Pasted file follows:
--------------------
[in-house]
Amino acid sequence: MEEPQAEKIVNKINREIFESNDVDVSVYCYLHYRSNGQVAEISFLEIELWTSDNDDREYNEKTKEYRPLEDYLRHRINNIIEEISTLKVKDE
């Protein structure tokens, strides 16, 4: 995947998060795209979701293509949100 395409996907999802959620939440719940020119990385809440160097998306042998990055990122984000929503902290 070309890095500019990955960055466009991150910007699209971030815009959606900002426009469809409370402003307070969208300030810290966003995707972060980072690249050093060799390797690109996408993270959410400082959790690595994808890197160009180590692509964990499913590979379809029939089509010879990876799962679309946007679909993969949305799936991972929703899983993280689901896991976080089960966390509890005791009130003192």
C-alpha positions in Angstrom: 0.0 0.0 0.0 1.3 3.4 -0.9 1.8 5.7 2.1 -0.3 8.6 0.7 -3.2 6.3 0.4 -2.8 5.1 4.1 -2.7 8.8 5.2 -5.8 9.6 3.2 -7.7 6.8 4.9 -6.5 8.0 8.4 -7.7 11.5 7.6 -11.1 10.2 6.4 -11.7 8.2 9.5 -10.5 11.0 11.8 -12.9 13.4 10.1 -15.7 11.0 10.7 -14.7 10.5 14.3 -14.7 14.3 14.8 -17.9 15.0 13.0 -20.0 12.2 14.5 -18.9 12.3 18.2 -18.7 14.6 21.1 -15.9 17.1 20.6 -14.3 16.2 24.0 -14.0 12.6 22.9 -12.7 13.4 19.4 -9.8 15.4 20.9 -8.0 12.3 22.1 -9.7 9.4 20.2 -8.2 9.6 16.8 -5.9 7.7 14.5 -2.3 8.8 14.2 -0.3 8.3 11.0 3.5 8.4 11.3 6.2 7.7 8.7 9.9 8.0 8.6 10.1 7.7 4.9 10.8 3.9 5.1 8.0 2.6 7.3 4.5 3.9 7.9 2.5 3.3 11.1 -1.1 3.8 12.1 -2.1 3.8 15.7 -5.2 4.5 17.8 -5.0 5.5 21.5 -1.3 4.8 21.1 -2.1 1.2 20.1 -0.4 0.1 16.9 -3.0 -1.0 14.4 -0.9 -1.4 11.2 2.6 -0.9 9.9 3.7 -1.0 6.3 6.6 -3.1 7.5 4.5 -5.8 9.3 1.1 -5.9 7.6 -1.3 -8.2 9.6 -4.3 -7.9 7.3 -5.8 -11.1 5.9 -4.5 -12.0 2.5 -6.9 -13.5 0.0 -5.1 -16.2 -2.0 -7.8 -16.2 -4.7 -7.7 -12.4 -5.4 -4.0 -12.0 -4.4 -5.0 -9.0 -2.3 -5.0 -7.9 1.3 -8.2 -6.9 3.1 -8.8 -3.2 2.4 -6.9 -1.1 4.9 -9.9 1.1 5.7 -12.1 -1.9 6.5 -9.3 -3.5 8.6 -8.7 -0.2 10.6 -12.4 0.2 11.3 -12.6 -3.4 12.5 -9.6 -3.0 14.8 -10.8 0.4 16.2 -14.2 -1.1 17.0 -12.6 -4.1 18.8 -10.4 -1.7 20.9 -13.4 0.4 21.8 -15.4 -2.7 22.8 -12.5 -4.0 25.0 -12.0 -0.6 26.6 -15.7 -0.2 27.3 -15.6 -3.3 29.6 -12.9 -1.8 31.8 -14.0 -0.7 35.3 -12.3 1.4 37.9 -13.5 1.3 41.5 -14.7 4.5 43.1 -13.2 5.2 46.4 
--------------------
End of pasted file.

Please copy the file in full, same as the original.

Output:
[in-house]
Amino acid sequence: MEEPQAEKIVNKINREIFESNDVDVSVYCYLHYRSNGQVAEISFLEIELWTSDNDDREYNEKTKEYRPLEDYLRHRINNIIEEISTLKVKDE
């Protein structure tokens, strides 16, 4: 995947998060795209979701293509949100 395409996907999802959620939440719940020119990385809440160097998306042998990055990122984000929503902290 070309890095500019990955960055466009991150910007699209971030815009959606900002426009469809409370402003307070969208300030810290966003995707972060980072690249050093060799390797690109996408993270959410400082959790690595994808890197160009180590692509964990499913590979379809029939089509010879990876799962679309946007679909993969949305799936991972929703899983993280689901896991976080089960966390509890005791009130003192």
C-alpha positions in Angstrom: 0.0 0.0 0.0 1.3 3.4 -0.9 1.8 5.7 2.1 -0.3 8.6 0.7 -3.2 6.3 0.4 -2.8 5.1 4.1 -2.7 8.8 5.2 -5.8 9.6 3.2 -7.7 6.8 4.9 -6.5 8.0 8.4 -7.7 11.5 7.6 -11.1 10.2 6.4 -11.7 8.2 9.5 -10.5 11.0 11.8 -12.9 13.4 10.1 -15.7 11.0 10.7 -14.7 10.5 14.3 -14.7 14.3 14.8 -17.9 15.0 13.0 -20.0 12.2 14.5 -18.9 12.3 18.2 -18.7 14.6 21.1 -15.9 17.1 20.6 -14.3 16.2 24.0 -14.0 12.6 22.9 -12.7 13.4 19.4 -9.8 15.4 20.9 -8.0 12.3 22.1 -9.7 9.4 20.2 -8.2 9.6 16.8 -5.9 7.7 14.5 -2.3 8.8 14.2 -0.3 8.3 11.0 3.5 8.4 11.3 6.2 7.7 8.7 9.9 8.0 8.6 10.1 7.7 4.9 10.8 3.9 5.1 8.0 2.6 7.3 4.5 3.9 7.9 2.5 3.3 11.1 -1.1 3.8 12.1 -2.1 3.8 15.7 -5.2 4.5 17.8 -5.0 5.5 21.5 -1.3 4.8 21.1 -2.1 1.2 20.1 -0.4 0.1 16.9 -3.0 -1.0 14.4 -0.9 -1.4 11.2 2.6 -0.9 9.9 3.7 -1.0 6.3 6.6 -3.1 7.5 4.5 -5.8 9.3 1.1 -5.9 7.6 -1.3 -8.2 9.6 -4.3 -7.9 7.3 -5.8 -11.1 5.9 -4.5 -12.0 2.5 -6.9 -13.5 0.0 -5.1 -16.2 -2.0 -7.8 -16.2 -4.7 -7.7 -12.4 -5.4 -4.0 -12.0 -4.4 -5.0 -9.0 -2.3 -5.0 -7.9 1.3 -8.2 -6.9 3.1 -8.8 -3.2 2.4 -6.9 -1.1 4.9 -9.9 1.1 5.7 -12.1 -1.9 6.5 -9.3 -3.5 8.6 -8.7 -0.2 10.6 -12.4 0.2 11.3 -12.6 -3.4 12.5 -9.6 -3.0 14.8 -10.8 0.4 16.2 -14.2 -1.1 17.0 -12.6 -4.1 18.8 -10.4 -1.7 20.9 -13.4 0.4 21.8 -15.4 -2.7 22.8 -12.5 -4.0 25.0 -12.0 -0.6 26.6 -15.7 -0.2 27.3 -15.6 -3.3 29.6 -12.9 -1.8 31.8 -14.0 -0.7 35.3 -12.3 1.4 37.9 -13.5 1.3 41.5 -14.7 4.5 43.1 -13.2 5.2 46.4 